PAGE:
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Xgl Compiz KDE Linux – steveth45

steveth45

Member

Posts: 536
From: Eugene, OR, USA
Registered: 08-10-2005
I thought I'd stop spamming other threads about how cool Linux is. So here are some screenshots of openSUSE 10.2 with the neato Xgl/Compiz desktop.

This one shows switching between a desktop with Firefox and one with Code::Blocks. Also, you can see a partially transparent XMMS (like Winamp) sitting on top of Code::Blocks.

This one shows how you can shrink all the open windows and pick one quickly by putting your mouse in the upper right hand corner of the screen.

This runs smoothly on my laptop with these specs:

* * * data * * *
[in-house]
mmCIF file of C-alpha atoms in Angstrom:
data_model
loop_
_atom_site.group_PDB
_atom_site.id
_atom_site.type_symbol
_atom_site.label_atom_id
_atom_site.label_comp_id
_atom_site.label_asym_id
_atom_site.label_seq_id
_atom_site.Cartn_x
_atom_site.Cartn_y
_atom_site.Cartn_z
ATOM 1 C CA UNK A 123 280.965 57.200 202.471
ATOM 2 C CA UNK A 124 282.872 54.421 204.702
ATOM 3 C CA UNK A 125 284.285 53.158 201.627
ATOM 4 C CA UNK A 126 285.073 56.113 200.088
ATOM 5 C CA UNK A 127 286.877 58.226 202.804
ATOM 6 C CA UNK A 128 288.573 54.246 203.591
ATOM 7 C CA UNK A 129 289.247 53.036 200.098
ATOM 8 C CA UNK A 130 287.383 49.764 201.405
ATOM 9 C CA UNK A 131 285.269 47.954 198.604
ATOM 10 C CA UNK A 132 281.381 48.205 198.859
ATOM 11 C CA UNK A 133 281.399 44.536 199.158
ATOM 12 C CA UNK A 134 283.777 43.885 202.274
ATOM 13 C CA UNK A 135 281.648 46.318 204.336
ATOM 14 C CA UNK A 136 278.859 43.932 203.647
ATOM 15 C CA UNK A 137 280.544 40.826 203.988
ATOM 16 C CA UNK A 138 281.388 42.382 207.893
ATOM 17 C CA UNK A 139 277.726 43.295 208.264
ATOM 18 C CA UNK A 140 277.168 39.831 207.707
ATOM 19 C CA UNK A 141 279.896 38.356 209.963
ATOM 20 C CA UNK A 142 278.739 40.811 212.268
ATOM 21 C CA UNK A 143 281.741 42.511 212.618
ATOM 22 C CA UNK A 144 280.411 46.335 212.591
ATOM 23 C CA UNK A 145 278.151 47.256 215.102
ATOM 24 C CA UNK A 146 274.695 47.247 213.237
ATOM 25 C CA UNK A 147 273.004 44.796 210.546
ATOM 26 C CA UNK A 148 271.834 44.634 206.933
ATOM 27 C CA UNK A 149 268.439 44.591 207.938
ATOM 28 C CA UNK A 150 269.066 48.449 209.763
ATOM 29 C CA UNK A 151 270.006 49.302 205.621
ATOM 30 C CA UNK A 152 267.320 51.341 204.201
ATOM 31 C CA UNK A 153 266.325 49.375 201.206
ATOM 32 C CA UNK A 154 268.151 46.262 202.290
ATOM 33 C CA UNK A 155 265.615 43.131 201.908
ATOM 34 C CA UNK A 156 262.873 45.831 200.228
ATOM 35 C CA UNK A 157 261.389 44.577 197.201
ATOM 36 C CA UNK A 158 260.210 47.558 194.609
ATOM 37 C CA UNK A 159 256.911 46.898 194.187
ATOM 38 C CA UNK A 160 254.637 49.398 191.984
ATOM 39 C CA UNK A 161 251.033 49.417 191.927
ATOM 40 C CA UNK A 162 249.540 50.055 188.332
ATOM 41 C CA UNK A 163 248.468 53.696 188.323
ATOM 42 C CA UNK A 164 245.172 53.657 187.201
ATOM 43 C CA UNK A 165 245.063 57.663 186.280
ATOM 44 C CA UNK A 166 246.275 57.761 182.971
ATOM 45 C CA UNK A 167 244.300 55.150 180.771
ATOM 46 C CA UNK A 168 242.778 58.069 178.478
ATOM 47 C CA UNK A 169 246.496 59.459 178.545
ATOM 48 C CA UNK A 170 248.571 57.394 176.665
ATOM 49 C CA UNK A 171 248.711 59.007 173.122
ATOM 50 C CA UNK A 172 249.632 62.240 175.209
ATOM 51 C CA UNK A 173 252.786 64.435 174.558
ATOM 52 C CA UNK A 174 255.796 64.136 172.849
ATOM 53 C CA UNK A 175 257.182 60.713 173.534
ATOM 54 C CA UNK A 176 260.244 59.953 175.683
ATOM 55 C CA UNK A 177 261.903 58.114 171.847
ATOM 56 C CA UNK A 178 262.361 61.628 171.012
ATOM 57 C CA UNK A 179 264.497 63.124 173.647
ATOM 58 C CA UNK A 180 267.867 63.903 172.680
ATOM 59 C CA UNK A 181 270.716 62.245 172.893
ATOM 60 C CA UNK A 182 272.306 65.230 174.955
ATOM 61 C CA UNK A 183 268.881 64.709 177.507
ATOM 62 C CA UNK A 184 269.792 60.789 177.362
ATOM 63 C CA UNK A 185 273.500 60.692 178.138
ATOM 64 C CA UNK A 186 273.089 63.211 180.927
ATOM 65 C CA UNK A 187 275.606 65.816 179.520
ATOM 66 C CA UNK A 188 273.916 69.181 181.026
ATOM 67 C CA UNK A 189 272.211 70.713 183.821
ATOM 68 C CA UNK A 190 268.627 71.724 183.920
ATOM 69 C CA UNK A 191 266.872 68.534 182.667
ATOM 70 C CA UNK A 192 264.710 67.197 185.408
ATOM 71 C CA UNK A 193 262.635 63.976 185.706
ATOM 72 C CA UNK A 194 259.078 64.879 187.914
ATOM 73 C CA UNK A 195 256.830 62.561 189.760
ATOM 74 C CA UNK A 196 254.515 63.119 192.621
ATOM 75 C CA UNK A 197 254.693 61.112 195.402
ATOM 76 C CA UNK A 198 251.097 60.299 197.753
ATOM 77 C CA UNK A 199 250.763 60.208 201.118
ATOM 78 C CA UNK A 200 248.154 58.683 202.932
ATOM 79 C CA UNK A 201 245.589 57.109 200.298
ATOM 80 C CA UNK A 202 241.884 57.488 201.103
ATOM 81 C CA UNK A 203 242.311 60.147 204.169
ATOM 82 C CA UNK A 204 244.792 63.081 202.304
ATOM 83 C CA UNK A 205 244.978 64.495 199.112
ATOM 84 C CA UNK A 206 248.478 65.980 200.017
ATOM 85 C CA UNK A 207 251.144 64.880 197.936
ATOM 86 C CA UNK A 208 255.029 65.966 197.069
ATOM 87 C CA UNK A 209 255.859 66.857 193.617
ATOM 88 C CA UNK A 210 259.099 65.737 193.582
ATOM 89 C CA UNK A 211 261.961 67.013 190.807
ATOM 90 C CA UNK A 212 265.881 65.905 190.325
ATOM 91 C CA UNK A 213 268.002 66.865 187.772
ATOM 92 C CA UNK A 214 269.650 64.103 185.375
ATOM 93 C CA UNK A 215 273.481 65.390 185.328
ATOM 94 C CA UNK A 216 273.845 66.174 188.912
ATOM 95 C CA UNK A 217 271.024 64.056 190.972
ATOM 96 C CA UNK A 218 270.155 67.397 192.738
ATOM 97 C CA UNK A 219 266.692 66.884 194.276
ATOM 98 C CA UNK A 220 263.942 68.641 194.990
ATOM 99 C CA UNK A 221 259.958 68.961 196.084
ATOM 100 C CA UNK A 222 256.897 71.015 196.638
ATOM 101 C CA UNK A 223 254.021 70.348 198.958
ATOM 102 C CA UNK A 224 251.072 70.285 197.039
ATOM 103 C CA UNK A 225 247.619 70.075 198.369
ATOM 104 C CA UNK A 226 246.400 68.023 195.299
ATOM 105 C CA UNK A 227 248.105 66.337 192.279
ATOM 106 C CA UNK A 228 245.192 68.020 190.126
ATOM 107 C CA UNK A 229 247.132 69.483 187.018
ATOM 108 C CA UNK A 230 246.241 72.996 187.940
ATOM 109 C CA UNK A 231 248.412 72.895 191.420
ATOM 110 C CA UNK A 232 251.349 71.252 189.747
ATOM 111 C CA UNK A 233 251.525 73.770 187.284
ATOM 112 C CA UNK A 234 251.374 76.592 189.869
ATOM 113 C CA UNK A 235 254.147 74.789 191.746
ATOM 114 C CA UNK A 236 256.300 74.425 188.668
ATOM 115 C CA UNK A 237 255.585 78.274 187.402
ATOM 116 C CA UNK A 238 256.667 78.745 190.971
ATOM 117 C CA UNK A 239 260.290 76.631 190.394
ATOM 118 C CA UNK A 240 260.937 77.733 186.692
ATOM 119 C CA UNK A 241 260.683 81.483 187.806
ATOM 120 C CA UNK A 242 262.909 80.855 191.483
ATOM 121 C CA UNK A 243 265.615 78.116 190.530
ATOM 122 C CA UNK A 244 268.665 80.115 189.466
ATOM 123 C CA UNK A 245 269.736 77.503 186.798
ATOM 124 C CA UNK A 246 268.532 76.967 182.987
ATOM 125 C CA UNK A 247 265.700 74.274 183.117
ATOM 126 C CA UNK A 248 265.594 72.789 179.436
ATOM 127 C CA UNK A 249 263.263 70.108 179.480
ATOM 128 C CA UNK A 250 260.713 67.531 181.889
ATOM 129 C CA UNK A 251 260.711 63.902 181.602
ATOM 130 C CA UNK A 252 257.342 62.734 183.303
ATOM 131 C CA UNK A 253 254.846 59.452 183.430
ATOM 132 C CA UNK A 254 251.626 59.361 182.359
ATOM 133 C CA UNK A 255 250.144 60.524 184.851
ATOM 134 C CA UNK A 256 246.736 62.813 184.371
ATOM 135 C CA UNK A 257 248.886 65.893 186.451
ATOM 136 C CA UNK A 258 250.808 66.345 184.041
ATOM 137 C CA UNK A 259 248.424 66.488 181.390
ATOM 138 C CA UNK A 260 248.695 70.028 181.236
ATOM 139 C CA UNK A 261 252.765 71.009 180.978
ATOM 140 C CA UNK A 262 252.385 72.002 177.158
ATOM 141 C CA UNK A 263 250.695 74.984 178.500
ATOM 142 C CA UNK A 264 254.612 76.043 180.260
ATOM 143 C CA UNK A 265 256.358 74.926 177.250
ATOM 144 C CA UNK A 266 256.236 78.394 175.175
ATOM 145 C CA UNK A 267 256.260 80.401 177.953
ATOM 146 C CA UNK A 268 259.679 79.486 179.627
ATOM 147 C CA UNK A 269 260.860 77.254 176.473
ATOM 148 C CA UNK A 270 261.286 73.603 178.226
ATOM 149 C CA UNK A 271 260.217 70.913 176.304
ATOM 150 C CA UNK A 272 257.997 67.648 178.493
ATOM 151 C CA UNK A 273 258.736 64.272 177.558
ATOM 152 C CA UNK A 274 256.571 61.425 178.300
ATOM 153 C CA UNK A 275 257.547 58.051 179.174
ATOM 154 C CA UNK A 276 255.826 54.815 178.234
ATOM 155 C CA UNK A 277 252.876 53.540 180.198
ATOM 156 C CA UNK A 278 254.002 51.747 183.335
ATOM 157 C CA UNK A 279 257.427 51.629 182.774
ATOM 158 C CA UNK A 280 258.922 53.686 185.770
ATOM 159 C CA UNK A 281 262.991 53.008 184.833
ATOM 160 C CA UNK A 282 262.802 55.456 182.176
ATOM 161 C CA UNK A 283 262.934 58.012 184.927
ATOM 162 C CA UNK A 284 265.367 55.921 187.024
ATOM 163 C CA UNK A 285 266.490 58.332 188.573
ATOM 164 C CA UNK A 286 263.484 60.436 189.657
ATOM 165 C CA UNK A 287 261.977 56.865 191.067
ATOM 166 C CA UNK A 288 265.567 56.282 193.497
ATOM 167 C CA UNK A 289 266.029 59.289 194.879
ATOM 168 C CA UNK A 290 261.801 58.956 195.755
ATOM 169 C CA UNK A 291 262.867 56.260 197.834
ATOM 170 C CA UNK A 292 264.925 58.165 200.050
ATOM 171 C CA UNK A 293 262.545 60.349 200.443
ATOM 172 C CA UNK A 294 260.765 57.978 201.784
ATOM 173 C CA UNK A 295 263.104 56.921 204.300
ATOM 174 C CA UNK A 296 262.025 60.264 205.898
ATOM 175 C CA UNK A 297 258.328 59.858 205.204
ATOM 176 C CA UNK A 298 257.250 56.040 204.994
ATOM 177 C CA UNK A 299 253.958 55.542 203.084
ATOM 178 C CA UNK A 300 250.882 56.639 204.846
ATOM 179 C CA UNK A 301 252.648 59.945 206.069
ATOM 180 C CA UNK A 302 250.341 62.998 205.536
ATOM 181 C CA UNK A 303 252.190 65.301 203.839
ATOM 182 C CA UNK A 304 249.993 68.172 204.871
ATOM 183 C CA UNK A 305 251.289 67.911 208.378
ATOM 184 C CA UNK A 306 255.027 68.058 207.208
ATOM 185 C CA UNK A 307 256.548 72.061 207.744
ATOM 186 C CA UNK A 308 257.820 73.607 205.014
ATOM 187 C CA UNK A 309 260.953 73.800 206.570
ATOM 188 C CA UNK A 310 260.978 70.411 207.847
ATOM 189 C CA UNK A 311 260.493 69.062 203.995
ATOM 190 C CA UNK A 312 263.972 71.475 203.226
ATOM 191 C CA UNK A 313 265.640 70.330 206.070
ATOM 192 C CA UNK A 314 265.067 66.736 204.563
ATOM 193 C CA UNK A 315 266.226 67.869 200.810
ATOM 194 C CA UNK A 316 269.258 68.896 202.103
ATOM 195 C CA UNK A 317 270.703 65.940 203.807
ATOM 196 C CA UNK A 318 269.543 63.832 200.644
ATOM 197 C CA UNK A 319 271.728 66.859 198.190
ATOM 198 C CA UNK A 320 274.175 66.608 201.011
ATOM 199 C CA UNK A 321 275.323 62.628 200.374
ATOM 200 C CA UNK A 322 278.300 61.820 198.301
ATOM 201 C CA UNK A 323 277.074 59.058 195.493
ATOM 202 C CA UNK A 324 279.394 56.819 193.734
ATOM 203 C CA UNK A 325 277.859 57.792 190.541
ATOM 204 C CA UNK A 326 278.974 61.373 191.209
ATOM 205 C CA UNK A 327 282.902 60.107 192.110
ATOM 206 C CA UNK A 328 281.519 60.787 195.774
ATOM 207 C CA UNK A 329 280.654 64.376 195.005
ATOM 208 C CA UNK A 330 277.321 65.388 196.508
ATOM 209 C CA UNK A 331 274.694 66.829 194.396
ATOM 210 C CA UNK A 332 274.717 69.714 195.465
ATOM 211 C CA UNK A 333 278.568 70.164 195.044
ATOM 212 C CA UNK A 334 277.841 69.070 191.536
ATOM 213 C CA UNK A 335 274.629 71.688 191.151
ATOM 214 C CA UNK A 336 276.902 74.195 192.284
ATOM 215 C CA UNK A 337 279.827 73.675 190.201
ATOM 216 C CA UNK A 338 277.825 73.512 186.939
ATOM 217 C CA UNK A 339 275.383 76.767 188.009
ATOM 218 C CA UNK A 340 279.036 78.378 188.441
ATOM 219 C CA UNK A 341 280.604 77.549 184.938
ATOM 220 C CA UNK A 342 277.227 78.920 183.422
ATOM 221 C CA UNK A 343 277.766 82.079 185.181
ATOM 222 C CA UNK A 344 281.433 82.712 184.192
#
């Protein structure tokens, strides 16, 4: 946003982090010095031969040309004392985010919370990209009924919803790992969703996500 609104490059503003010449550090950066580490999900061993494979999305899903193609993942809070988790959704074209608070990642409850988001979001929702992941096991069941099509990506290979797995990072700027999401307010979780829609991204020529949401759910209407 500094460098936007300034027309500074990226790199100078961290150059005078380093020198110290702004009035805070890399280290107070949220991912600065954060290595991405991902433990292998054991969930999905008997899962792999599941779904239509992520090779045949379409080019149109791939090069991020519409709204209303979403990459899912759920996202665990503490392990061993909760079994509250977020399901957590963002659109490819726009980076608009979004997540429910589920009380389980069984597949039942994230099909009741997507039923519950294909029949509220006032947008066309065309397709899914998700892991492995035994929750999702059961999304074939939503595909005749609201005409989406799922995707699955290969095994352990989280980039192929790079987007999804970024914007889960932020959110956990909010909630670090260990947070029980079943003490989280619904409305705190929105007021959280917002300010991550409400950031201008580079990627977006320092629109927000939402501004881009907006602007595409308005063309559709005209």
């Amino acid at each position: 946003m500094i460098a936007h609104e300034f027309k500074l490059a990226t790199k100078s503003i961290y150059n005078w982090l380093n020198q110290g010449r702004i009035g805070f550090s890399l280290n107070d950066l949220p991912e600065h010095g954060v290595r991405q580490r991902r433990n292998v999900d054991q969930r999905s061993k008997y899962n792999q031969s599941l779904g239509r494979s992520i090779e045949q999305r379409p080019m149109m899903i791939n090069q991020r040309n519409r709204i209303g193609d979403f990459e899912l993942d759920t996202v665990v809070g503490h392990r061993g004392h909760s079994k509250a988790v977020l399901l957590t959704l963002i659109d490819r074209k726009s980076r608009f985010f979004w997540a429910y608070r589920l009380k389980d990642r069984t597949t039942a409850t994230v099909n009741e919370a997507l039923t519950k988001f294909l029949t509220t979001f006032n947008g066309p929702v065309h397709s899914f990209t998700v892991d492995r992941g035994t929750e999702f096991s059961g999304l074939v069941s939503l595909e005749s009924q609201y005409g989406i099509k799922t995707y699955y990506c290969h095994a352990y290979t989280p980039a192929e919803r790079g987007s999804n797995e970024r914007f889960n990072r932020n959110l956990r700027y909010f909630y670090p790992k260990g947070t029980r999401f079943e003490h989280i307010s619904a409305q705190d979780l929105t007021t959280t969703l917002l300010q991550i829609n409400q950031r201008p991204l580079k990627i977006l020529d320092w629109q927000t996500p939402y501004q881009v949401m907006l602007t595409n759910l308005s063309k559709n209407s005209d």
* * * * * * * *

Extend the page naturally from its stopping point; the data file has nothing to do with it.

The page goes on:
1.73 Ghz Pentium M
1 GB RAM
ATI Mobility Radeon x300 with 64 Megs video RAM
OS: openSuse 10.2
Window Manager: KDE
screen res: 1440 x 900, 24 bit color

This laptop is a year and a half old, and it falls short of "Vista" suggested stats.

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spade89

Member

Posts: 561
From: houston,tx
Registered: 11-28-2006
hey i have kubuntu and i can't get kppp to connect to the net.

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HanClinto

Administrator

Posts: 1828
From: Indiana
Registered: 10-11-2004
Very sweet shots, Steve. This is all on your presonal laptop -- do you take any work home with you on that one?